There are over 4000 Sonora users globally and sales are growing. The next generation plate, Sonora Xtra is 20% faster to image and three times as durable for enhanced run lengths even with UV inks. It is also easier to handle with higher image contrast. This plate will be available at the end of the year.

Q lines
Kodak claims that its latest T-Speed Magnus Q800 platesetter is the world’s fastest 8-up device for processless plates. The new engine images 80 pph and the Multi-Pallet Loader (capacity 3200 plates) has been upgraded to keep up so the Q800 can run up to 40 hours unattended. O’Grady said there is “no quicker alternative from platesetter to press on the market”. It will be available in September. Further down the line for next year is the Magnus Q4800 for extra large format (XLF) plate imaging. This device images 32 plates per hour up to 2900 mm. It is designed for 96-up presses and has pallet automation supporting up to eight plate sizes and 4800 plates online. The Q800 goes into beta testing in June and will be available later in 2020 and the Q4800 in the first quarter of 2021.

And beyond
Last year Kodak launched the Nexfinity digital press and is now relaunching it
with a lower price. Jeffrey Zellmer vice president of Kodak’s global sales and strategy said “we made it a more competitive price … at the high end”. This cut sheet press is based on the Nexpress, originally codeveloped with Heidelberg. Zellmer says that “Nexfinity takes a back seat to no one in the industry”, with the capacity to print up to 400% more than similarly specified devices. It is designed for medium to high volumes of 500,000 to one million impressions per month.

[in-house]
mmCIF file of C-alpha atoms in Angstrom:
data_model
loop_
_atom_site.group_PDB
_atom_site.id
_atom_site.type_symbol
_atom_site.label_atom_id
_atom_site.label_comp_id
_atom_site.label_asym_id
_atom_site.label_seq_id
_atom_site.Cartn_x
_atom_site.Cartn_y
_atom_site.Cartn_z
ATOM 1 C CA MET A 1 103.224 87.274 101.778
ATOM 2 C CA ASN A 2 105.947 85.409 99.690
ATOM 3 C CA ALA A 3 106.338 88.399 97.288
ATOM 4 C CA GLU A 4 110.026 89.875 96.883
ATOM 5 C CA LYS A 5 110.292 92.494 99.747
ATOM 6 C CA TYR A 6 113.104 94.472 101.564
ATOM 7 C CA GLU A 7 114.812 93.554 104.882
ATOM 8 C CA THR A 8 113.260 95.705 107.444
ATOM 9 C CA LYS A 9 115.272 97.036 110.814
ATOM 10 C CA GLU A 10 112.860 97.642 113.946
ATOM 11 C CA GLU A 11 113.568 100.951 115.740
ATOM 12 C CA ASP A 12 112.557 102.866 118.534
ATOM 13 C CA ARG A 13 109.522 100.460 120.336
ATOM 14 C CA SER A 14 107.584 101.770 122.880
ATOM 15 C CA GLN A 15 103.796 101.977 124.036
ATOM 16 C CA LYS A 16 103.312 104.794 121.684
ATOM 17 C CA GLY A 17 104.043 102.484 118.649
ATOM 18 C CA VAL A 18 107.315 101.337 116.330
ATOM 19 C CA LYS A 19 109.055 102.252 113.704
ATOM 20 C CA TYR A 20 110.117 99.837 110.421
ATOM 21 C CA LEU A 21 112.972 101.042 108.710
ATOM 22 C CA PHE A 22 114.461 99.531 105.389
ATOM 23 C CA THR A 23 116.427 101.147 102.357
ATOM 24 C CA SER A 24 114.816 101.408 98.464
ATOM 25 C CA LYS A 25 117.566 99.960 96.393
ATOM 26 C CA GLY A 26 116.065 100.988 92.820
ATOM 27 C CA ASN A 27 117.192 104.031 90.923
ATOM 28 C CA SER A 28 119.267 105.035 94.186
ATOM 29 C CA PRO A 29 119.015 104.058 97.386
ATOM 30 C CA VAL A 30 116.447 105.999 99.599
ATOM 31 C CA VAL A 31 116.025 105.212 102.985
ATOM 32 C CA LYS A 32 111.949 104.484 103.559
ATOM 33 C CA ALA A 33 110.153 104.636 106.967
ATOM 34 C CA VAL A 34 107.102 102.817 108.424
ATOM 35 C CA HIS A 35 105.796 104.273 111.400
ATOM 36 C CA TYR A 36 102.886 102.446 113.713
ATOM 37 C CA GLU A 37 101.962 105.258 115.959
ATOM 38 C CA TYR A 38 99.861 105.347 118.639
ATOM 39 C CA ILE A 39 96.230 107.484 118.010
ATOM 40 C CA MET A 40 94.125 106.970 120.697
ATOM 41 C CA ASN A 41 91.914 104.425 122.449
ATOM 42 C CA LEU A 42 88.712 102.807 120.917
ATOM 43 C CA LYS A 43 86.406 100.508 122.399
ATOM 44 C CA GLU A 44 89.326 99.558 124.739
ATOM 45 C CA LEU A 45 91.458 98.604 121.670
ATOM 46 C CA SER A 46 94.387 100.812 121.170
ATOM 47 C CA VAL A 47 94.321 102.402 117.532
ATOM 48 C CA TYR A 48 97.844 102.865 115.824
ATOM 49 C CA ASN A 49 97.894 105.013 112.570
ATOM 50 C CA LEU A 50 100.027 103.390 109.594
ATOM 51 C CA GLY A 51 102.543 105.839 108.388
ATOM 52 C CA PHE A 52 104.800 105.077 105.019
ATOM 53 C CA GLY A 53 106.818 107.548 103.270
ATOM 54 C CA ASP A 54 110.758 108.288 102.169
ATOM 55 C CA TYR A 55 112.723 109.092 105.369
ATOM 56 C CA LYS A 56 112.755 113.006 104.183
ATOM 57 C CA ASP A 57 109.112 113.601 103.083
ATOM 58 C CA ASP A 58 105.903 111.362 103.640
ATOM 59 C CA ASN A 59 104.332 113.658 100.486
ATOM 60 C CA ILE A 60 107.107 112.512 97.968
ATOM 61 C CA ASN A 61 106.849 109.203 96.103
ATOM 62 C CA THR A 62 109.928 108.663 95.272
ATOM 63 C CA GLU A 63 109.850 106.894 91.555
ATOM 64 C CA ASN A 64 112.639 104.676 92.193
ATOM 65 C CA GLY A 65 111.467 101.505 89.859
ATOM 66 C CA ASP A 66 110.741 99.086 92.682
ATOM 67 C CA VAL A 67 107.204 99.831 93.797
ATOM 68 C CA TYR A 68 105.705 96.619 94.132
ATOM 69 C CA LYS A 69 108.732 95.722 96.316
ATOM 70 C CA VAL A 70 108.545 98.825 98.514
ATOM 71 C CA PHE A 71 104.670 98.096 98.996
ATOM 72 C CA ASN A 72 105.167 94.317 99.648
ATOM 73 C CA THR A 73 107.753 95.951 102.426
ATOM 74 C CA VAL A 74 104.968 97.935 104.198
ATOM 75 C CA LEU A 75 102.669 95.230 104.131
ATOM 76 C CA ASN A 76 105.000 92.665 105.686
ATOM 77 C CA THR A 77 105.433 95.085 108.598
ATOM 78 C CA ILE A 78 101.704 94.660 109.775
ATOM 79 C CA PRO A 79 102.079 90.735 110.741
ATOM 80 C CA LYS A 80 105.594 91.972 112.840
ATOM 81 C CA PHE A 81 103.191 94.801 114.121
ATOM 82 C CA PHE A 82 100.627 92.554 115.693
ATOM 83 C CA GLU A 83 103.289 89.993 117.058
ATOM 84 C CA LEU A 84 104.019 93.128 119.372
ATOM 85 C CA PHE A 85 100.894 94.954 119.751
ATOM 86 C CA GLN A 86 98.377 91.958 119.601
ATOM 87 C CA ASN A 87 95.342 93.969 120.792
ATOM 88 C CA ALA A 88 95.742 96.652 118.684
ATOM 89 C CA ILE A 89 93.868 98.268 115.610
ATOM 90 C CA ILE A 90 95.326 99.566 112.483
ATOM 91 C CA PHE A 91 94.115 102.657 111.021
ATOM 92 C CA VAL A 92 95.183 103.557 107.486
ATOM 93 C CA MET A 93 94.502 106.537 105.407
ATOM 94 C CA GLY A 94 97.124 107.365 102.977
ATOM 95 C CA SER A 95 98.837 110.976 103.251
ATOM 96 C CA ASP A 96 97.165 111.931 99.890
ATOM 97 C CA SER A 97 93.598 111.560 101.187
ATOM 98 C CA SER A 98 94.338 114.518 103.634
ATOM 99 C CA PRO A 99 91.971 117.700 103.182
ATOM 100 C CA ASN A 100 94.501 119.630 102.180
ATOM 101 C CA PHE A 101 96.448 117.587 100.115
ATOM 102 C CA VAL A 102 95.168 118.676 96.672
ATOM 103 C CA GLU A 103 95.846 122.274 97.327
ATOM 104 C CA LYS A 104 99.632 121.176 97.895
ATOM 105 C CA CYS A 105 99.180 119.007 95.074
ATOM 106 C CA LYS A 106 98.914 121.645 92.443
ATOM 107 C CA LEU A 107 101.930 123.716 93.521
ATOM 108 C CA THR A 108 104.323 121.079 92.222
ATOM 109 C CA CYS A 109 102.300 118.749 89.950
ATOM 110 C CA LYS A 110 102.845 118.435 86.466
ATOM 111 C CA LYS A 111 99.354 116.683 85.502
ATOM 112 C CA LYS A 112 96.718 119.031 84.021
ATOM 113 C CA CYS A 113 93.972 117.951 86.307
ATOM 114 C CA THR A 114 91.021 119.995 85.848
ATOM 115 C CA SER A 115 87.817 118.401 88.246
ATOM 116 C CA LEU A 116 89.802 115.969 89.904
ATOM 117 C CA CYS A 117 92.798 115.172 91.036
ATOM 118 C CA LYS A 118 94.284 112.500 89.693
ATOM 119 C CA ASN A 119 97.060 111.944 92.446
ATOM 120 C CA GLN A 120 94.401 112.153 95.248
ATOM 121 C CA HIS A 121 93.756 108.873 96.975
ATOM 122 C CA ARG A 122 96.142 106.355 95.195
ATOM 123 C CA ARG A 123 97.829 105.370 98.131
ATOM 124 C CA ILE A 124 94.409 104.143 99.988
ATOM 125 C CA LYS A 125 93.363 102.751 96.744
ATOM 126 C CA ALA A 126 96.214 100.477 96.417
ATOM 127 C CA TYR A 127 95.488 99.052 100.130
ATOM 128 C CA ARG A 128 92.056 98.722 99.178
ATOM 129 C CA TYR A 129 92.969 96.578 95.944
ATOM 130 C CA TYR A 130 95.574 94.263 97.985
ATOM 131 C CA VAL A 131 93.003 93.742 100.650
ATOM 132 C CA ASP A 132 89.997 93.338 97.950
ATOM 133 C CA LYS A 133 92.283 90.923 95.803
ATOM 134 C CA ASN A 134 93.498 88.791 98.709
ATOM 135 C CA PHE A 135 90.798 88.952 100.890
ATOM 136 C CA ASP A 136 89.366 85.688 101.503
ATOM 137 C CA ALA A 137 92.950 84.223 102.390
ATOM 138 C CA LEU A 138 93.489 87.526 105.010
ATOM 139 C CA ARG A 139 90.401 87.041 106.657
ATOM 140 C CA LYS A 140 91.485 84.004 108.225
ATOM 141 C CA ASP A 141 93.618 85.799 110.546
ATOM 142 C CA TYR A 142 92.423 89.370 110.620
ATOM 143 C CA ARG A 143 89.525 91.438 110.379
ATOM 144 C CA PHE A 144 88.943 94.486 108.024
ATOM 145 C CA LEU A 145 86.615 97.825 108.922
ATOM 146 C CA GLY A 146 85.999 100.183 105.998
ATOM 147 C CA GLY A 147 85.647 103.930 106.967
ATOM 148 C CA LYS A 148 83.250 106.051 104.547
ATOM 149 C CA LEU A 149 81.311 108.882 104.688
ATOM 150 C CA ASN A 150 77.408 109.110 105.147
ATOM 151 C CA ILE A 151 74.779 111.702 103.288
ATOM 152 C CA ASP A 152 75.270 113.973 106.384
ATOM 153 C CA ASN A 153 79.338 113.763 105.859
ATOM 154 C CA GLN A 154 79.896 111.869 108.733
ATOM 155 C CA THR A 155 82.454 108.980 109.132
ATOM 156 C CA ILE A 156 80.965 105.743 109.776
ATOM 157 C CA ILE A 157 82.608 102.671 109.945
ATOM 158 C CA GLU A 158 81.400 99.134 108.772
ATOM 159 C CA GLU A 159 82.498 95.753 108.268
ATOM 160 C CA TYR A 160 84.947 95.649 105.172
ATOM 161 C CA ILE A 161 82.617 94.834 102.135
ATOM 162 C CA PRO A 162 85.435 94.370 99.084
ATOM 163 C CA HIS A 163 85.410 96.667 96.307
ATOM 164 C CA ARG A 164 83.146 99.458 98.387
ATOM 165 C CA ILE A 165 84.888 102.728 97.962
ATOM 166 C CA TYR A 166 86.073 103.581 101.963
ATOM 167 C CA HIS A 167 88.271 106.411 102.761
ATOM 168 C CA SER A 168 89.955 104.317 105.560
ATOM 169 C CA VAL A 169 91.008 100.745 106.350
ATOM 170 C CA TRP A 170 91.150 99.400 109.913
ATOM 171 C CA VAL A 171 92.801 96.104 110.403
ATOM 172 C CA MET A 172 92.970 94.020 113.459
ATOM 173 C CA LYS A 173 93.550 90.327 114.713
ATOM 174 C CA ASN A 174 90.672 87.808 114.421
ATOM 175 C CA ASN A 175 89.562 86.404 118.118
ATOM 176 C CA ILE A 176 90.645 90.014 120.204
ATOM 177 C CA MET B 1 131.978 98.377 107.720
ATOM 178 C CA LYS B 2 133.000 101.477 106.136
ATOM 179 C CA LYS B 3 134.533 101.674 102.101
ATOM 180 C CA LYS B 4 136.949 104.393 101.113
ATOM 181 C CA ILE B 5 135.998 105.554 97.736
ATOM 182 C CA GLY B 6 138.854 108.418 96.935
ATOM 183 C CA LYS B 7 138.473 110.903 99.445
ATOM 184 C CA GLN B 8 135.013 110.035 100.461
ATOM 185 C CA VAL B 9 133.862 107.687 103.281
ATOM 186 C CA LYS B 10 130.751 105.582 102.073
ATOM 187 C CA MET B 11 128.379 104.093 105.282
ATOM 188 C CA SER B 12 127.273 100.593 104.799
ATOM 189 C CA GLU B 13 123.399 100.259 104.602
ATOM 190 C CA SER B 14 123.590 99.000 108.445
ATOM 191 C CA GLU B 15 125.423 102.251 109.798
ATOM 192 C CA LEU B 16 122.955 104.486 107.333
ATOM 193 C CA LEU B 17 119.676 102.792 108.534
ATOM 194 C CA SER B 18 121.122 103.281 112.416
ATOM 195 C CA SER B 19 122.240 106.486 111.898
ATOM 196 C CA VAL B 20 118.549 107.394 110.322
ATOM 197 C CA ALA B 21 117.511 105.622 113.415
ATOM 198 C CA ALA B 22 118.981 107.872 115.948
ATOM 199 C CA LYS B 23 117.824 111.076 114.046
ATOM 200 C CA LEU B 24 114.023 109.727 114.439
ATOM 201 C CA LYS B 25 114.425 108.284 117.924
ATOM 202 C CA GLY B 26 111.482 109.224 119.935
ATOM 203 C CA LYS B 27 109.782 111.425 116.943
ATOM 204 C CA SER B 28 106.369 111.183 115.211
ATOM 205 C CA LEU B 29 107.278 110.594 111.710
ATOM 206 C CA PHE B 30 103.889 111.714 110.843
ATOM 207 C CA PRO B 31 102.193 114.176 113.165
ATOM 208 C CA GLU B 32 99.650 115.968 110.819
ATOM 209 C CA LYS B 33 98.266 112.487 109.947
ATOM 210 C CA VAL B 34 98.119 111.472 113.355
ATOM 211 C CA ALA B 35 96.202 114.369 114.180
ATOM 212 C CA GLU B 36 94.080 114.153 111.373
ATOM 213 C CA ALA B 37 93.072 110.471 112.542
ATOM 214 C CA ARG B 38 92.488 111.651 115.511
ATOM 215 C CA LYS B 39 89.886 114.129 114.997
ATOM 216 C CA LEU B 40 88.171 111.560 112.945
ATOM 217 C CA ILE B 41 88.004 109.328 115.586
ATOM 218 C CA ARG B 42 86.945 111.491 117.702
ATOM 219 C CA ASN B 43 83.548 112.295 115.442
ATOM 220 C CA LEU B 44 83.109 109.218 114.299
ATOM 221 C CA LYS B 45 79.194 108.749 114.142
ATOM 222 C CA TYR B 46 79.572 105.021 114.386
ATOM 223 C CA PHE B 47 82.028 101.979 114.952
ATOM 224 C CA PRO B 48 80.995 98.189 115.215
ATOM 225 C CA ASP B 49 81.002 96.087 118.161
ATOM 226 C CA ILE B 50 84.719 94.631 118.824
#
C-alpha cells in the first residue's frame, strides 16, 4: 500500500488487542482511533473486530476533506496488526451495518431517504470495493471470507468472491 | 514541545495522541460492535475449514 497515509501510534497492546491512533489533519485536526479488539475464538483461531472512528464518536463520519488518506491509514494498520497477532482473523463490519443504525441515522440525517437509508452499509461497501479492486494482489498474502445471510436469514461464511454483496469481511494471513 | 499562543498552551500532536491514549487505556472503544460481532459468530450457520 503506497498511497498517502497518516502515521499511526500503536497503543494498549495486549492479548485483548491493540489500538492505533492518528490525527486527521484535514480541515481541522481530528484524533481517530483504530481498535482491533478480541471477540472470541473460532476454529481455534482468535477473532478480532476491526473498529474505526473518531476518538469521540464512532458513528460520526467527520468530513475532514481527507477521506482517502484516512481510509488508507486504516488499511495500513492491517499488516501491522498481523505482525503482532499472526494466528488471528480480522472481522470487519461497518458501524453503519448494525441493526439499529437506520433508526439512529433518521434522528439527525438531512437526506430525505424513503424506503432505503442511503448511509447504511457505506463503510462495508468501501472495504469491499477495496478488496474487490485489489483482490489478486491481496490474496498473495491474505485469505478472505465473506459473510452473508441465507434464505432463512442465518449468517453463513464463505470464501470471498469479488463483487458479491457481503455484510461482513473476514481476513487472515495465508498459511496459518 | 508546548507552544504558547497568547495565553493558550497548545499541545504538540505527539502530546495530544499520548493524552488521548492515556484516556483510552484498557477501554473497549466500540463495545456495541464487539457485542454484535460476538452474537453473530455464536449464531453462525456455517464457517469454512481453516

Nexfinity prints 150 A4 pages per minute with a sheet size of 356 x 1295mm and same edge perfecting for front to back registration. Automated image correction maintains colour quality throughout the run and Kodak’s Dynamic Imaging Technology provides 256 grey levels per pixel for 1.8 billion image variations per square inch, which means tight control over colour quality. A fifth station provides spot colour and coatings support with twelve different options available. Efficient changeovers “within minutes” and ability to print substrates up to 610µ thick combine to make this a highly profitable press according to Zellmer. He said the Nexfinity is built like a press but “anyone can learn to use a Nexpress”.